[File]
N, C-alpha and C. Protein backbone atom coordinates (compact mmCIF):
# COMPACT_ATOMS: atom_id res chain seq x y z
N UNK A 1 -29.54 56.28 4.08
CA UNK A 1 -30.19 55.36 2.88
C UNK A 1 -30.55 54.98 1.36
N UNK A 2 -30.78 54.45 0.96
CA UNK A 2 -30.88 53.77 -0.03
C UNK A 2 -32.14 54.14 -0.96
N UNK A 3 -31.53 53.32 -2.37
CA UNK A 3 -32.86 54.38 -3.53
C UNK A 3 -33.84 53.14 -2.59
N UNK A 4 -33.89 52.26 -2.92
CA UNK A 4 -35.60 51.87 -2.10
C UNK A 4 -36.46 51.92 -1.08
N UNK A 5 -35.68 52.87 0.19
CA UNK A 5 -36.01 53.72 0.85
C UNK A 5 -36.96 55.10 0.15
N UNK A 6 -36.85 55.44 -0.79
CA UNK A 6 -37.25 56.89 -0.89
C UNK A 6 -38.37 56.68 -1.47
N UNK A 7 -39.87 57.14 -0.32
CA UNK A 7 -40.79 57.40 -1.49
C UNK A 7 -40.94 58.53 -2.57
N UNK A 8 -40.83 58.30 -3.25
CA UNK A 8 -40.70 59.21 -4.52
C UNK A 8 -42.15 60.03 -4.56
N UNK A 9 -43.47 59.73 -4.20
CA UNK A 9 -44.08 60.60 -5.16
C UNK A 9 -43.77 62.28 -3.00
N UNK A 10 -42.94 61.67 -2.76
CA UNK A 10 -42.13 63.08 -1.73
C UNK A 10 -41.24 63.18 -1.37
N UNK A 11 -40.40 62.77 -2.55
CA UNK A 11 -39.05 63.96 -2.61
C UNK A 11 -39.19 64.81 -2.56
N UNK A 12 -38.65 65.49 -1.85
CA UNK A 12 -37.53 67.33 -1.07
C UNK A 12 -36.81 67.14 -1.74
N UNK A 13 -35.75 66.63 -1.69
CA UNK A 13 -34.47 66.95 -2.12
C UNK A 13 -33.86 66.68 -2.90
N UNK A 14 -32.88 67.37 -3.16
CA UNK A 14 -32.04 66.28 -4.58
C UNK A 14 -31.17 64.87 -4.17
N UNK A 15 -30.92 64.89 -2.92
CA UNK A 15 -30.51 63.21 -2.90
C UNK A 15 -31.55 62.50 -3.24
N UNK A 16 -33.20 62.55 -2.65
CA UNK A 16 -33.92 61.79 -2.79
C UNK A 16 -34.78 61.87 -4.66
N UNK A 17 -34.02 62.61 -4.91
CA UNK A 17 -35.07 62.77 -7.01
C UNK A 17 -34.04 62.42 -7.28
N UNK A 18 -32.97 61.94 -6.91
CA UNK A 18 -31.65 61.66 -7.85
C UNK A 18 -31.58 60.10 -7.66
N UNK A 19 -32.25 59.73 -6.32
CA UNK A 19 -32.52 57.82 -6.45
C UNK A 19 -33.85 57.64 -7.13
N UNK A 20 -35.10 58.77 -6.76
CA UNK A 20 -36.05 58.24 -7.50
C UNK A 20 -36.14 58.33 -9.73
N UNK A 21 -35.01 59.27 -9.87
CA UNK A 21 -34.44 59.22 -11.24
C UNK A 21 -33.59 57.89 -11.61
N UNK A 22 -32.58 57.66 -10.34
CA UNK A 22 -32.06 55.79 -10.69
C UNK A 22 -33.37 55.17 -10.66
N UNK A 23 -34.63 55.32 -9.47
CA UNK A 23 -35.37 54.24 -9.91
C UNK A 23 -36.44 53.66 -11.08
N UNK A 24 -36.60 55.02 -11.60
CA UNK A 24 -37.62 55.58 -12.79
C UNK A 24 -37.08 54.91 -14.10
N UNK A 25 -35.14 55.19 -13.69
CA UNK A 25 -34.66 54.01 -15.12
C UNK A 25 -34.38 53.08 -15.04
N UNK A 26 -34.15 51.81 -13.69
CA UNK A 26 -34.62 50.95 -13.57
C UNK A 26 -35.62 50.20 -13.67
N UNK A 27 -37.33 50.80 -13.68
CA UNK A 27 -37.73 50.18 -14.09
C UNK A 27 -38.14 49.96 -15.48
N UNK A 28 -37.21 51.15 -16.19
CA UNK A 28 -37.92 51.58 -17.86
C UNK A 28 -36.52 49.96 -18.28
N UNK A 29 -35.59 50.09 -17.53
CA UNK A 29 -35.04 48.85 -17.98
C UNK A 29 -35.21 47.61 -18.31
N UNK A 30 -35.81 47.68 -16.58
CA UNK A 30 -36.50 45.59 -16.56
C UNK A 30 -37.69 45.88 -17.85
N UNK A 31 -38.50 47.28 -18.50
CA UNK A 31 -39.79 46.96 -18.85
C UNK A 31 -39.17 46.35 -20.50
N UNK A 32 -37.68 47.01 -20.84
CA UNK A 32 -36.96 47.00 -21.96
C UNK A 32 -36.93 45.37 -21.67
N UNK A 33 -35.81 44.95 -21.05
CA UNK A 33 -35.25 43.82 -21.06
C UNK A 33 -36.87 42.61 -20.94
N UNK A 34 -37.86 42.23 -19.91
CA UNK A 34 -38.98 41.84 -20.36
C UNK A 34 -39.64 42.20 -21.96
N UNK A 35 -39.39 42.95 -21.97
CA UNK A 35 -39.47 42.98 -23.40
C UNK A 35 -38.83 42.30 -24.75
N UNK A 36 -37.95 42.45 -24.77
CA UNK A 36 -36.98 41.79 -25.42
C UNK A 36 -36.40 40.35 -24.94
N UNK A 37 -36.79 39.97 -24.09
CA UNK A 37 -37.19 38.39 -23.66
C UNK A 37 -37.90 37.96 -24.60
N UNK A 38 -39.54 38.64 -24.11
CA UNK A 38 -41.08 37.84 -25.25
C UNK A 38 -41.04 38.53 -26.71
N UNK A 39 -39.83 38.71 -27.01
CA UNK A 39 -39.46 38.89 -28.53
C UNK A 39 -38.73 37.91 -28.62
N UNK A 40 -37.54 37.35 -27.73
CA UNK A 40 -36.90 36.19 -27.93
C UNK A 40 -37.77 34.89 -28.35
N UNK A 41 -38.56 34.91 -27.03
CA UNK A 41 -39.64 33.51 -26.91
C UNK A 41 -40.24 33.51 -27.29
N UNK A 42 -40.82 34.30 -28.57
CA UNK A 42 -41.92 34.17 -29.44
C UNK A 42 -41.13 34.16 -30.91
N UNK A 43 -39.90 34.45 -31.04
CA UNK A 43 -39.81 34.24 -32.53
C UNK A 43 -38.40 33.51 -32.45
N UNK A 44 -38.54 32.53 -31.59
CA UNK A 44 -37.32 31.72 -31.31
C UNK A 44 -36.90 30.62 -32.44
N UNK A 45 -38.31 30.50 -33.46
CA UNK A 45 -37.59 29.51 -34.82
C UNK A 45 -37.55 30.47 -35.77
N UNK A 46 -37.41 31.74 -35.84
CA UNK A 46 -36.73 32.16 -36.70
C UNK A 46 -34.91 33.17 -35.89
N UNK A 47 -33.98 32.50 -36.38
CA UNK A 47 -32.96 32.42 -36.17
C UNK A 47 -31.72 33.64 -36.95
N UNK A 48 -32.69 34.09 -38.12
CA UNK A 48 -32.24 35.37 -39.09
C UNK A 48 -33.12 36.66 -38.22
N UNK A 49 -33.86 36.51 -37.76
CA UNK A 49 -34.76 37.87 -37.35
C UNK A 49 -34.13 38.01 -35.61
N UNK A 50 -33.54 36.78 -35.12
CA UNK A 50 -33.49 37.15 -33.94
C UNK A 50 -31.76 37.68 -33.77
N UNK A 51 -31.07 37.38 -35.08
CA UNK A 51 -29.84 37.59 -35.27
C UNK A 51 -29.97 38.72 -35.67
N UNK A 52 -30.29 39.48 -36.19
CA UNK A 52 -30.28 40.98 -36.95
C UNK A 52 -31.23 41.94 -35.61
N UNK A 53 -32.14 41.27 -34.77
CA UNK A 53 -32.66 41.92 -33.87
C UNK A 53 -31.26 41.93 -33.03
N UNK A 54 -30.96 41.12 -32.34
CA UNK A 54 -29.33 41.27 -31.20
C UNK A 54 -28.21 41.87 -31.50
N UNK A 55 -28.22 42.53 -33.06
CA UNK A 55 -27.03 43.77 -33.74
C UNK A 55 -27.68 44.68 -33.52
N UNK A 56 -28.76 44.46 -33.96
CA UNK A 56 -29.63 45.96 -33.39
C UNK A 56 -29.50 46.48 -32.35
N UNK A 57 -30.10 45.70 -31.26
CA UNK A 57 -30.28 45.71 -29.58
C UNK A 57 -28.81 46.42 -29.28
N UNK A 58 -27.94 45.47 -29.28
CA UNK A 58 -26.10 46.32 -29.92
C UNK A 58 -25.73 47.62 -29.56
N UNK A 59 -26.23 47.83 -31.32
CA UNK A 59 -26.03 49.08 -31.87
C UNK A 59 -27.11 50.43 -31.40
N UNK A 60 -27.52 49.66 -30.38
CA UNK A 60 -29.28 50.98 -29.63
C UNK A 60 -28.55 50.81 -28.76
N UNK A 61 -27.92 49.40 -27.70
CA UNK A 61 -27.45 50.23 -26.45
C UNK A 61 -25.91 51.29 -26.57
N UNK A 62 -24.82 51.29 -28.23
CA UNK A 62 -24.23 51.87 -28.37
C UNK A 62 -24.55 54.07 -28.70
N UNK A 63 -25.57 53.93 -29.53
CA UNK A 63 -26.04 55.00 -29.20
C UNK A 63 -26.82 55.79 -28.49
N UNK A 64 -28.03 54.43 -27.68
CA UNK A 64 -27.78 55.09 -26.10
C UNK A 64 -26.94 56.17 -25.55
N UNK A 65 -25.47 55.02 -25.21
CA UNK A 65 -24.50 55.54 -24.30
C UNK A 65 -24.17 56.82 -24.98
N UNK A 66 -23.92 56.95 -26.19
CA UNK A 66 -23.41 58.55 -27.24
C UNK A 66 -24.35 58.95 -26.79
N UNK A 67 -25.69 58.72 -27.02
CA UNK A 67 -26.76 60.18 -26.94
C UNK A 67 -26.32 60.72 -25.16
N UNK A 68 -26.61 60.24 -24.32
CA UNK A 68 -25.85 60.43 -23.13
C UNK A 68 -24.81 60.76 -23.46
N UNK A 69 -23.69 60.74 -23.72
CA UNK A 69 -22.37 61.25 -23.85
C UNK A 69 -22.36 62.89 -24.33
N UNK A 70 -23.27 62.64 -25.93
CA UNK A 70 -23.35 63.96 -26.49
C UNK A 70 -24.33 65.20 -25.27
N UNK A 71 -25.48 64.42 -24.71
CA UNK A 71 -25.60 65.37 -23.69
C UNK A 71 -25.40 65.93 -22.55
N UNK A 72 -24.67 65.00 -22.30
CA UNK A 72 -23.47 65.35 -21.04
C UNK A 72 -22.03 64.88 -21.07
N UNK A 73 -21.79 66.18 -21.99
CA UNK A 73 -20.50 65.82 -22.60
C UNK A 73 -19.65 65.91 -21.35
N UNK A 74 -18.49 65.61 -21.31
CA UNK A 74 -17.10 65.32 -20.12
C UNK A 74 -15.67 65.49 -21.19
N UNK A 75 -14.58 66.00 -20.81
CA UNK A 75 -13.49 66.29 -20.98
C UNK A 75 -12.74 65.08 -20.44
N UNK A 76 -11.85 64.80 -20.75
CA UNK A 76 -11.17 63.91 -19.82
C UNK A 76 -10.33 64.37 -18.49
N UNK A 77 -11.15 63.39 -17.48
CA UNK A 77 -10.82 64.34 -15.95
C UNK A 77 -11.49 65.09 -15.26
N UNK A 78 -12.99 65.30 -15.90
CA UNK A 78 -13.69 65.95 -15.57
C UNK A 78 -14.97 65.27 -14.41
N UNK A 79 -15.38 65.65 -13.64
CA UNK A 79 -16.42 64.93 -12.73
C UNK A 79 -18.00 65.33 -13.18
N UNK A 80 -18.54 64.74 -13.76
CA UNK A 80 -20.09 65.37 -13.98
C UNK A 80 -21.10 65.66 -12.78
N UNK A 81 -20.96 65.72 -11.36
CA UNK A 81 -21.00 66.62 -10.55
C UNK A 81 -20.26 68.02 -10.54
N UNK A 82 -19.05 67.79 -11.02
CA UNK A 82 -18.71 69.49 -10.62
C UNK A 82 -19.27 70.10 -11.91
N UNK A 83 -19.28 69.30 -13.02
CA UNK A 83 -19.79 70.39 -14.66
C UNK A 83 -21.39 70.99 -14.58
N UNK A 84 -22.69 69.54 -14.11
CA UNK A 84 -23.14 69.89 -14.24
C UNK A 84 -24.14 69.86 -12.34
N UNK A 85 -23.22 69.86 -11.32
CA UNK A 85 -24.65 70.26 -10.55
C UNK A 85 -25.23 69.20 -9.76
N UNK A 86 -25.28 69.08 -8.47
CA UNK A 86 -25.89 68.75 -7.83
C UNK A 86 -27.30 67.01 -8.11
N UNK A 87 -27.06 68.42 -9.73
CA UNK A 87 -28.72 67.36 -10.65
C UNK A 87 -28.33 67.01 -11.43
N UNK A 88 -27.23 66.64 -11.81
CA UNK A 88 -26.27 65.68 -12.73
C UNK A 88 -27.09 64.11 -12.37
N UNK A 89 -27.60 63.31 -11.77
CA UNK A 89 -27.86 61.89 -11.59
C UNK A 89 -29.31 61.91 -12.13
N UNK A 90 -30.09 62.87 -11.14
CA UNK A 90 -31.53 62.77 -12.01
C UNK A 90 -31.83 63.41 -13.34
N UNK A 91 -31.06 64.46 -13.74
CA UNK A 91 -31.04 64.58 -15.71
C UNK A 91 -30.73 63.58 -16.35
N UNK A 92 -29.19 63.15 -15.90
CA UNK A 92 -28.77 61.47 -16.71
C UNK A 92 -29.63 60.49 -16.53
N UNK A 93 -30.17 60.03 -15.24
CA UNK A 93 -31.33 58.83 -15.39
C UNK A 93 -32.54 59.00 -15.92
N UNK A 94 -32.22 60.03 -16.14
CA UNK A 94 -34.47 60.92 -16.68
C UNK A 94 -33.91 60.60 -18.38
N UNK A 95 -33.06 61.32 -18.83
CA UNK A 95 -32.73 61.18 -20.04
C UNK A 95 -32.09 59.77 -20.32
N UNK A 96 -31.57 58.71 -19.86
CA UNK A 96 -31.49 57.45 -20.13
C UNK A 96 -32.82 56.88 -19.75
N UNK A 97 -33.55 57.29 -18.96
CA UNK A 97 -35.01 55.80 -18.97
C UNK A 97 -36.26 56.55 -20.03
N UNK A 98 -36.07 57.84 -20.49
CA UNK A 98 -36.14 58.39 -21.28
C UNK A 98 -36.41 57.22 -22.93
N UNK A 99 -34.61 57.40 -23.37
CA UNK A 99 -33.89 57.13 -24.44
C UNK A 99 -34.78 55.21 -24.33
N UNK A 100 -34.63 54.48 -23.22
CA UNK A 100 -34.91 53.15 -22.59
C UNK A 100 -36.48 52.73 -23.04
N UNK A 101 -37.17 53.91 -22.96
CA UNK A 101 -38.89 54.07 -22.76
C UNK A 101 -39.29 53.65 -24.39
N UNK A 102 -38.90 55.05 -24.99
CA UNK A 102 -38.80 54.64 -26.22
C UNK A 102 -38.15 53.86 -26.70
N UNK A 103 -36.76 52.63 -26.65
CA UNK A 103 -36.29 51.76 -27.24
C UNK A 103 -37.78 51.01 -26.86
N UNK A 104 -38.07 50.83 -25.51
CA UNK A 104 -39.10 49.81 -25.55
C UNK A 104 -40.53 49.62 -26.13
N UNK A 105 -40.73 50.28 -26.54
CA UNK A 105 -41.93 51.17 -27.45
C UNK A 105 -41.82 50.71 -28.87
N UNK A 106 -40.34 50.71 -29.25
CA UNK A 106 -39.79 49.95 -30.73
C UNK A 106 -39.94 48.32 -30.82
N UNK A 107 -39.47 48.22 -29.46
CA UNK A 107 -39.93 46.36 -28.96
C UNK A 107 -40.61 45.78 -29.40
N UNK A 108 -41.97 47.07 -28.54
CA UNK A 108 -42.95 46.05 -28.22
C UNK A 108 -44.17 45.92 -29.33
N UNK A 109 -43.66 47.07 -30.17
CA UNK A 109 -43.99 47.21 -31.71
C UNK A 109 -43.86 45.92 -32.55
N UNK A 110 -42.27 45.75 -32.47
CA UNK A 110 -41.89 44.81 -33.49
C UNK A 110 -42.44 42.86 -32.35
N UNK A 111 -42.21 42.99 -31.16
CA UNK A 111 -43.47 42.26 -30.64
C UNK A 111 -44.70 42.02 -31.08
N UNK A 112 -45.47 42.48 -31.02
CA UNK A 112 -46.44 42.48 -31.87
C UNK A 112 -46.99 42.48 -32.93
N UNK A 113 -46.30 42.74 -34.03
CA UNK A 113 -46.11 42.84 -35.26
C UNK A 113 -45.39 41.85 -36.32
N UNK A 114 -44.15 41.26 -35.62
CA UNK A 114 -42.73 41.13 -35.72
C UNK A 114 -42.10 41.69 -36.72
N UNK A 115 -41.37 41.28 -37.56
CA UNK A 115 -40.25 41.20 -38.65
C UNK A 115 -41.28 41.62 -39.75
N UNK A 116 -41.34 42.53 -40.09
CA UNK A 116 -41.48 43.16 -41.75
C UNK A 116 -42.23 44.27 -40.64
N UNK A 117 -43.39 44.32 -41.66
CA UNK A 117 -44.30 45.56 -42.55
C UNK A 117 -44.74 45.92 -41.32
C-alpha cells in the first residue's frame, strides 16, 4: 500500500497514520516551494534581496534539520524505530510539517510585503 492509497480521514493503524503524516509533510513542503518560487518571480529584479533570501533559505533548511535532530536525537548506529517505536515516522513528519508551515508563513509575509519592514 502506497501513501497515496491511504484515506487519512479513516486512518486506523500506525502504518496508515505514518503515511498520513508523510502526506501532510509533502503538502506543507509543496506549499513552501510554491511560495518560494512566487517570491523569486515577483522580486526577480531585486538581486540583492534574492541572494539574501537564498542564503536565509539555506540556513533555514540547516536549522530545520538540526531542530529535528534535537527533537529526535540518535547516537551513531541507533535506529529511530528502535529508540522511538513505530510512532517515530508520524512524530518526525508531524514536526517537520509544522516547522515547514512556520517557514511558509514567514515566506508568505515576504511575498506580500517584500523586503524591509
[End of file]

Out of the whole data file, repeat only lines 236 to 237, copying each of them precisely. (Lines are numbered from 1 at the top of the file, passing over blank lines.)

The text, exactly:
C UNK A 78 -14.97 65.27 -14.41
N UNK A 79 -15.38 65.65 -13.64